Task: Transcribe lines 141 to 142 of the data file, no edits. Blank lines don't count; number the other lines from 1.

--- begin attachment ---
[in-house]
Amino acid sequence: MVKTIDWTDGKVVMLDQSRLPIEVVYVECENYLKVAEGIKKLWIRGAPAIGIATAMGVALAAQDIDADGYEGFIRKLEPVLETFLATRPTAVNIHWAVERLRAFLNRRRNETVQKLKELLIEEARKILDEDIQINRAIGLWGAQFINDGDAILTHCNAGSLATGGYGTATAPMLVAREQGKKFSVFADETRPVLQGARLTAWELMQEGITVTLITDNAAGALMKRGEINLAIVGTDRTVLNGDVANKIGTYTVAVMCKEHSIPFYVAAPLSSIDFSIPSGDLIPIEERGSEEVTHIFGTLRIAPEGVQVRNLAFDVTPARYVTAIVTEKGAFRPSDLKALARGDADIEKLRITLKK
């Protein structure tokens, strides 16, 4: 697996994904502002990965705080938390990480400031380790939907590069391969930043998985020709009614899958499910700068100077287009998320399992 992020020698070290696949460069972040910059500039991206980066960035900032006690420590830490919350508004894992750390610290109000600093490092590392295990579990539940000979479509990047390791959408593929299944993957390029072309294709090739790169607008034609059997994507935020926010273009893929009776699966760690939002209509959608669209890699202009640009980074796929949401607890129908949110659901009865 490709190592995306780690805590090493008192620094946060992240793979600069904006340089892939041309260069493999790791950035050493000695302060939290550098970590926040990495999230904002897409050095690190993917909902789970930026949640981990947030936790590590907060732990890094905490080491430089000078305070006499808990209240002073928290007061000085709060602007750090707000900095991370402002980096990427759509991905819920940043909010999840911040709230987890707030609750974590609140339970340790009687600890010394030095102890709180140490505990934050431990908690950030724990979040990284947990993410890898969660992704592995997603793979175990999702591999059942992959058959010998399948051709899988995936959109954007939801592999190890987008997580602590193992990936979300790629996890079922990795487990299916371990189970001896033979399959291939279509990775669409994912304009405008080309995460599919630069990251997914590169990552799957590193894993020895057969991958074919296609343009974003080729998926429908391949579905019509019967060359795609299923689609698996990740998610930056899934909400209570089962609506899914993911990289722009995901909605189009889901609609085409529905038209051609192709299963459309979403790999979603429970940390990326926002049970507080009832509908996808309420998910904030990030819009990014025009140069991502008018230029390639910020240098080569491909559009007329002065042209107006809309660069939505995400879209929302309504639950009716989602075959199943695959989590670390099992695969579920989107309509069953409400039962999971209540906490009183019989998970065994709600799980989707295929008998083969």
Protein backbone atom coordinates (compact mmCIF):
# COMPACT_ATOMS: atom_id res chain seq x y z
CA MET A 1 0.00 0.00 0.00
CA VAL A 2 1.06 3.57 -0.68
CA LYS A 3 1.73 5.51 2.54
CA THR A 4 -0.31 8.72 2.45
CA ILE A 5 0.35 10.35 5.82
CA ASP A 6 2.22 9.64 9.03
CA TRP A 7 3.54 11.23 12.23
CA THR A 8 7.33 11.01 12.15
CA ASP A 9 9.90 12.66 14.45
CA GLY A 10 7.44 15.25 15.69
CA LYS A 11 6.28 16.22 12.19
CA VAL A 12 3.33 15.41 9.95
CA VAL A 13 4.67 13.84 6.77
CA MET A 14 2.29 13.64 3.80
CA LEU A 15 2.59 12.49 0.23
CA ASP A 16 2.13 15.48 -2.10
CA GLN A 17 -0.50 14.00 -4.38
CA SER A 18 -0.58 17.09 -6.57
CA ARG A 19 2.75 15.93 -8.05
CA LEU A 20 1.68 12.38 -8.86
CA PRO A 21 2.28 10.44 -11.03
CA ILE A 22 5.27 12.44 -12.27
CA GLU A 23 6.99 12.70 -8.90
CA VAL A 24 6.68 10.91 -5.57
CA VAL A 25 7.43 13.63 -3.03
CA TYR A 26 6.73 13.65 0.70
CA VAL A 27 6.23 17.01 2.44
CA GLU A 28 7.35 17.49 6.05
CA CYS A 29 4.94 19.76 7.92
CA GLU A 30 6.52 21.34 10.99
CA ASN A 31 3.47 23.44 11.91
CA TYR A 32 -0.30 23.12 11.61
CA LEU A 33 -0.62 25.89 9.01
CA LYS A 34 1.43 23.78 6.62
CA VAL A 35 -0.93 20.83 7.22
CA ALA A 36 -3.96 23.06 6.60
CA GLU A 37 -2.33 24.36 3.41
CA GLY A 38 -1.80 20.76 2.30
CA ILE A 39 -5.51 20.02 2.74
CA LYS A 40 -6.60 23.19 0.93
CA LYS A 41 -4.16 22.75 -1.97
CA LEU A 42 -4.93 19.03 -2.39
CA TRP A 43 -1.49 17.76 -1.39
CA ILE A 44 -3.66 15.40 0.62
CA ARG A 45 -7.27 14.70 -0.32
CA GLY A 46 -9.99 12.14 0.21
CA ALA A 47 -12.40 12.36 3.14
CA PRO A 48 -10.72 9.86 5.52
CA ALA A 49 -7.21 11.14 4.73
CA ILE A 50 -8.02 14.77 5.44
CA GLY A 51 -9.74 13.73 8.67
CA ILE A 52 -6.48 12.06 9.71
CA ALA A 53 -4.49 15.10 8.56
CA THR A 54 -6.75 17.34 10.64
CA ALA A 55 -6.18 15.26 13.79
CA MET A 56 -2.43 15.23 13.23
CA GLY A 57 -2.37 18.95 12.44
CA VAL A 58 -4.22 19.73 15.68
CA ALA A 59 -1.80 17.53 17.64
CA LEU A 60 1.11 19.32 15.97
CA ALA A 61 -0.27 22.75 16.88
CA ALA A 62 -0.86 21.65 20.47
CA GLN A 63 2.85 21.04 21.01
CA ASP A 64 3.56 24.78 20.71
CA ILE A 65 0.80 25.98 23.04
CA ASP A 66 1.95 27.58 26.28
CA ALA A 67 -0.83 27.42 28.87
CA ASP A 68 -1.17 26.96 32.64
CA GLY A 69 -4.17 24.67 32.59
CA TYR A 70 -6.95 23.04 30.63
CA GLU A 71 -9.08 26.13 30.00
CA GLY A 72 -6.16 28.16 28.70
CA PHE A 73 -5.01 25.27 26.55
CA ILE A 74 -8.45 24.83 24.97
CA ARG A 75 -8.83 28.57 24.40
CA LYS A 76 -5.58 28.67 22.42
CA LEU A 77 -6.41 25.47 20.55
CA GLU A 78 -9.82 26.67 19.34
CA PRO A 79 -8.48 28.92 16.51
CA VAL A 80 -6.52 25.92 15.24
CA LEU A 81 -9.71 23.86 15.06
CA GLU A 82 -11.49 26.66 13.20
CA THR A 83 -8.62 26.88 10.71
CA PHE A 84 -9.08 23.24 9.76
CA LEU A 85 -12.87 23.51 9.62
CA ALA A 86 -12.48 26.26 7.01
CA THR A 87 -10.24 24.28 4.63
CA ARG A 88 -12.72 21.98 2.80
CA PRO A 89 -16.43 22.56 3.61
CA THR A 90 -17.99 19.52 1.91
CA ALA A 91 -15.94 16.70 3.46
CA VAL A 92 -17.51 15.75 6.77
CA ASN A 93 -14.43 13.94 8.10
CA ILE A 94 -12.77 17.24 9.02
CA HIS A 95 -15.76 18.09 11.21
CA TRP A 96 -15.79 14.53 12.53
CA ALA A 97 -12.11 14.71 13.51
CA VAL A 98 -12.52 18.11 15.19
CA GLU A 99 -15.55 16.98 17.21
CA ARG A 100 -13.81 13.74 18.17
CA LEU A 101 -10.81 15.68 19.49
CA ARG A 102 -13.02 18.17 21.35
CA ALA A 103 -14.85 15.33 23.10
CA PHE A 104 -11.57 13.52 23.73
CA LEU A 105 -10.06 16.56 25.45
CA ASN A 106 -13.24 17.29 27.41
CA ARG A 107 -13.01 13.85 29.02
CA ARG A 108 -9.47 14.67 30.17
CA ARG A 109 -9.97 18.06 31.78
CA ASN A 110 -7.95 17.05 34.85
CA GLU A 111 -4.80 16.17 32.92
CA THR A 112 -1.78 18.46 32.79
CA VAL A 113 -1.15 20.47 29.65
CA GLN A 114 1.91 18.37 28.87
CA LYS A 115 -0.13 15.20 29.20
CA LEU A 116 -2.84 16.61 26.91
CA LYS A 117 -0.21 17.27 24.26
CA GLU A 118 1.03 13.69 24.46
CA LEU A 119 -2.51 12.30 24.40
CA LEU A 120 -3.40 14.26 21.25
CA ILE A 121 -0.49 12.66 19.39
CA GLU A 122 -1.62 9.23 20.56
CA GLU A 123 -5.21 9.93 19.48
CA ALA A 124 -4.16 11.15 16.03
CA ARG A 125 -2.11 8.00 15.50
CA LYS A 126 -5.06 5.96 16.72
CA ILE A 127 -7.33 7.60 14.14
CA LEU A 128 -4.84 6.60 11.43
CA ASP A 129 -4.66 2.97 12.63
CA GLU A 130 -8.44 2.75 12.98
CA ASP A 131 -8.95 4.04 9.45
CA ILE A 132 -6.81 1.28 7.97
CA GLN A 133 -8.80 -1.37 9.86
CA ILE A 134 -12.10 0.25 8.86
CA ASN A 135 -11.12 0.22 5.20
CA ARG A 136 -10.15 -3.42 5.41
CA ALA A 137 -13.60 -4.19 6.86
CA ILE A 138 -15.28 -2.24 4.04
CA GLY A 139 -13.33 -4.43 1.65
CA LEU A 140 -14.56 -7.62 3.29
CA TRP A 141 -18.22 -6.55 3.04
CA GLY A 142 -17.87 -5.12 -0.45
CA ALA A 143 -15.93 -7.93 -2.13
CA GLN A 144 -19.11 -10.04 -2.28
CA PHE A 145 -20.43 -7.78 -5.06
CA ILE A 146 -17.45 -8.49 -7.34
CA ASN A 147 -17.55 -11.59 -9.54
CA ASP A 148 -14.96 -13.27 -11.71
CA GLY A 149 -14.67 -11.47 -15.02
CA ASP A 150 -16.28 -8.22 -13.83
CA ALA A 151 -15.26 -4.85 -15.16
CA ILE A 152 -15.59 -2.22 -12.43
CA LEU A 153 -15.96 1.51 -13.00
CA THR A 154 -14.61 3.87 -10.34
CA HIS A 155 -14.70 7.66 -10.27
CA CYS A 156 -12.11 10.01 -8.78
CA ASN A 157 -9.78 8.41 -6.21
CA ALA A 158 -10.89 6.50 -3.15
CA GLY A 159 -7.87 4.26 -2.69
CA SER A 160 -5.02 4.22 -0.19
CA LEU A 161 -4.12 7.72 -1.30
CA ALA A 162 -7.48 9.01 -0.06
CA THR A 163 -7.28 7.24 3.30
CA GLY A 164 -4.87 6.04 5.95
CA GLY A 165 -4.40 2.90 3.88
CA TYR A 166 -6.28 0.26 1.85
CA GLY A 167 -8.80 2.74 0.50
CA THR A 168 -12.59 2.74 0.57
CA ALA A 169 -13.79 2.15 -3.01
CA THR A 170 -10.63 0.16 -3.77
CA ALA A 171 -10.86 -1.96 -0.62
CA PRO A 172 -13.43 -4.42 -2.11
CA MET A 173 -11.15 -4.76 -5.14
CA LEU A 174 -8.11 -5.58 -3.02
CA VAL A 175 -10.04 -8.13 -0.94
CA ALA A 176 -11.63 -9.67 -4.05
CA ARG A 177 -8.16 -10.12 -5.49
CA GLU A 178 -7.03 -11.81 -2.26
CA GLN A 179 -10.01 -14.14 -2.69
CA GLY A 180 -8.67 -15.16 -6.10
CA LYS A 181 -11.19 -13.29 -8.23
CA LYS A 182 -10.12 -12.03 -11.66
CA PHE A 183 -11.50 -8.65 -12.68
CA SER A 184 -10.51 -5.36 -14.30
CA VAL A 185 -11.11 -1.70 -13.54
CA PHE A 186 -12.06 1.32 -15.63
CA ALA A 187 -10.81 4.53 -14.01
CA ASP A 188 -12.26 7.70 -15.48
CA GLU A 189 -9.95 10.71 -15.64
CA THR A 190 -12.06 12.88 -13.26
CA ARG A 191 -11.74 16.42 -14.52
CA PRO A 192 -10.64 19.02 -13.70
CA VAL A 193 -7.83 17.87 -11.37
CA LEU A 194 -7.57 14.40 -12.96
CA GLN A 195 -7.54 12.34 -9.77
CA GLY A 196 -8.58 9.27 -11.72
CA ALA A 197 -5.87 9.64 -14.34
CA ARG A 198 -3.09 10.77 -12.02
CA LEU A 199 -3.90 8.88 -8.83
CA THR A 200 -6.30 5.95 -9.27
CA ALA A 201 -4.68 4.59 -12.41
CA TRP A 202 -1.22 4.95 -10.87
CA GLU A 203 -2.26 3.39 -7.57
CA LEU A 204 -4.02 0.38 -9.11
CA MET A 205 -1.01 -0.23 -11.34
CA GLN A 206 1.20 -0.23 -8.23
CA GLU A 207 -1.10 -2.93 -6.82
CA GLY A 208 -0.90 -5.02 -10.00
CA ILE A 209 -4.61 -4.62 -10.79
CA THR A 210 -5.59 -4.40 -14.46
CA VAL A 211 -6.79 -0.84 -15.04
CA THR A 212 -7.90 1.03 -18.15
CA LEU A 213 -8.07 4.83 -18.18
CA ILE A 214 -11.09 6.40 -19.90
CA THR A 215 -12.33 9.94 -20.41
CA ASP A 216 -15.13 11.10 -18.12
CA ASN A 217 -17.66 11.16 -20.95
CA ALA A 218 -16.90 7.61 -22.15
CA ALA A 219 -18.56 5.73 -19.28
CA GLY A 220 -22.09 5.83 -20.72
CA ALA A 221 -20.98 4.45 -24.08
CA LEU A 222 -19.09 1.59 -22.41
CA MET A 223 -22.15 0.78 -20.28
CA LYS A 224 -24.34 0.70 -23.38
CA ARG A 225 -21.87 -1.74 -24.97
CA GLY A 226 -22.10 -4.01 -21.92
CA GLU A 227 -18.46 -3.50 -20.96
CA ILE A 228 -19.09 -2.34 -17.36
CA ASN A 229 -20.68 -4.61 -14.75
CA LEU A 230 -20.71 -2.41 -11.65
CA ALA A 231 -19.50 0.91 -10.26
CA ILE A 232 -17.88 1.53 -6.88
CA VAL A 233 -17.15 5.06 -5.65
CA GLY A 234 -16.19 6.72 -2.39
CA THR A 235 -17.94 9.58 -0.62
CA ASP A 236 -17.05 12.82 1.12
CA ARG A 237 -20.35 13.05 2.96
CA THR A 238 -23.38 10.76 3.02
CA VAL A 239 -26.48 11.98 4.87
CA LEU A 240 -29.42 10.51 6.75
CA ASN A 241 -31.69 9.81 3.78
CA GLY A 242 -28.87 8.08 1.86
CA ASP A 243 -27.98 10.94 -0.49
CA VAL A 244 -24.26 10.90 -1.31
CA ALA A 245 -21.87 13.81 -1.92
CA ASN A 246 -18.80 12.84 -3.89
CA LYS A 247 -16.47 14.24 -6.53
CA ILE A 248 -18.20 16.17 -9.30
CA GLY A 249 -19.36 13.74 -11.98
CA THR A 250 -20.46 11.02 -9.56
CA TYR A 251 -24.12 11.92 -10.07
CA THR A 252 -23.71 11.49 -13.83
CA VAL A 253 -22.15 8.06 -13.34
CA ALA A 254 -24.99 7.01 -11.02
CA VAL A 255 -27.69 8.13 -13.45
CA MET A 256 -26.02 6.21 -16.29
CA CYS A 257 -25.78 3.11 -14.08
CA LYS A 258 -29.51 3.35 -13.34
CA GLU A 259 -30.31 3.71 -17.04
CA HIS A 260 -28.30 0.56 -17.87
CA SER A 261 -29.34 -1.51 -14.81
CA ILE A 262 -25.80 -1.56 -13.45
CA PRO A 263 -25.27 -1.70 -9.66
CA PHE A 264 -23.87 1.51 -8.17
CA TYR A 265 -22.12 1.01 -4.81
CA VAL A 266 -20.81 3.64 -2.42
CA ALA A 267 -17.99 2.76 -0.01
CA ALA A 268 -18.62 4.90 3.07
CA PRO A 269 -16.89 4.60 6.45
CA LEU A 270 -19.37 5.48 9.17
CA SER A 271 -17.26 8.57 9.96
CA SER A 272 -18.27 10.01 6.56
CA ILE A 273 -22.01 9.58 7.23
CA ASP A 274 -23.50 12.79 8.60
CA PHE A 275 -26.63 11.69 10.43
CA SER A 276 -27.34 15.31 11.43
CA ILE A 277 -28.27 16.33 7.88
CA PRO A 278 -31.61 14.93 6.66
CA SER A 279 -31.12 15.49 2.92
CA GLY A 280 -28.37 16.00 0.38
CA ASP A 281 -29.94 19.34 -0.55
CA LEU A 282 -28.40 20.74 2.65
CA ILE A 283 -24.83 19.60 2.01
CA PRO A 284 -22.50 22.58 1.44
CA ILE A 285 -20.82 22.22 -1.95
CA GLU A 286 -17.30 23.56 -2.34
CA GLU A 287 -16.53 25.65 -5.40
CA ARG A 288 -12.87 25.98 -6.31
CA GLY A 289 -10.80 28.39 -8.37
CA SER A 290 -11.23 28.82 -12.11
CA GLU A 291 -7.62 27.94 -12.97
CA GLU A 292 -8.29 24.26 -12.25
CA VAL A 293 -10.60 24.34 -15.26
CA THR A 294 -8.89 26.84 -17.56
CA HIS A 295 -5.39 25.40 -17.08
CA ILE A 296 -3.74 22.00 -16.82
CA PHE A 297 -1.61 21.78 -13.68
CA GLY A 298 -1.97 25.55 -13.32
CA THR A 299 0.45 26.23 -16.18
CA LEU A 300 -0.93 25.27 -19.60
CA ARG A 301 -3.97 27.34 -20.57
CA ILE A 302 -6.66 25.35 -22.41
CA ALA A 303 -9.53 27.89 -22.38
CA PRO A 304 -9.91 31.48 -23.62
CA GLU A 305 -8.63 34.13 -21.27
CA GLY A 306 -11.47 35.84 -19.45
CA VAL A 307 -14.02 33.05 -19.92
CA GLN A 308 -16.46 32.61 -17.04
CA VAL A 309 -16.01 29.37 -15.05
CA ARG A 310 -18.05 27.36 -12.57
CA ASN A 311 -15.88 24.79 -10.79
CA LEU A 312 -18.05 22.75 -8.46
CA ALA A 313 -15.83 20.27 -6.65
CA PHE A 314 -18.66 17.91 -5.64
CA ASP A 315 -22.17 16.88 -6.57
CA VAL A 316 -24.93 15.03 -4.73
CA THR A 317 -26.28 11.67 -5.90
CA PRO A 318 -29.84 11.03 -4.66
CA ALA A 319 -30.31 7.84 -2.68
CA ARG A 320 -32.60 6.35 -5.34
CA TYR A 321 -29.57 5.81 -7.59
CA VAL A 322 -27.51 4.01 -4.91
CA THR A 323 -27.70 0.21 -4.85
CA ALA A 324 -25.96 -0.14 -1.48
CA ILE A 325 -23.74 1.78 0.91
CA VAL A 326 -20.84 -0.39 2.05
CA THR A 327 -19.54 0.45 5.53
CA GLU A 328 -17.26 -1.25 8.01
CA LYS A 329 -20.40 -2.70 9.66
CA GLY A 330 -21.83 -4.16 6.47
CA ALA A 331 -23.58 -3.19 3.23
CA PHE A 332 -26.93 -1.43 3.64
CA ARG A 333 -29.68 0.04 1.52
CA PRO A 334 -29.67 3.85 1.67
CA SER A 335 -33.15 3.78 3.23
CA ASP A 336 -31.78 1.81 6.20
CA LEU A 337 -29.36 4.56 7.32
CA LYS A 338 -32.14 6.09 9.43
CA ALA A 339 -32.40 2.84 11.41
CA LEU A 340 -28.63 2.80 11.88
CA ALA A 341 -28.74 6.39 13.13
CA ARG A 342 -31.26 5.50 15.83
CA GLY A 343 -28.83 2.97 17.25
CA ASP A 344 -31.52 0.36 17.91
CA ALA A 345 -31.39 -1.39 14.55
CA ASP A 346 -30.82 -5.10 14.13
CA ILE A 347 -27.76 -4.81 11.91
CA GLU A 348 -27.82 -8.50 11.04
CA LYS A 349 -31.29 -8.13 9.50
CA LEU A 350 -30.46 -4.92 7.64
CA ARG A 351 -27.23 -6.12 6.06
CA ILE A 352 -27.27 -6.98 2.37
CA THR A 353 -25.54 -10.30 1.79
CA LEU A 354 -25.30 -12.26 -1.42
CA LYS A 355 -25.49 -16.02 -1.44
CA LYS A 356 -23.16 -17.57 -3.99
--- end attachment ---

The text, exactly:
CA ARG A 136 -10.15 -3.42 5.41
CA ALA A 137 -13.60 -4.19 6.86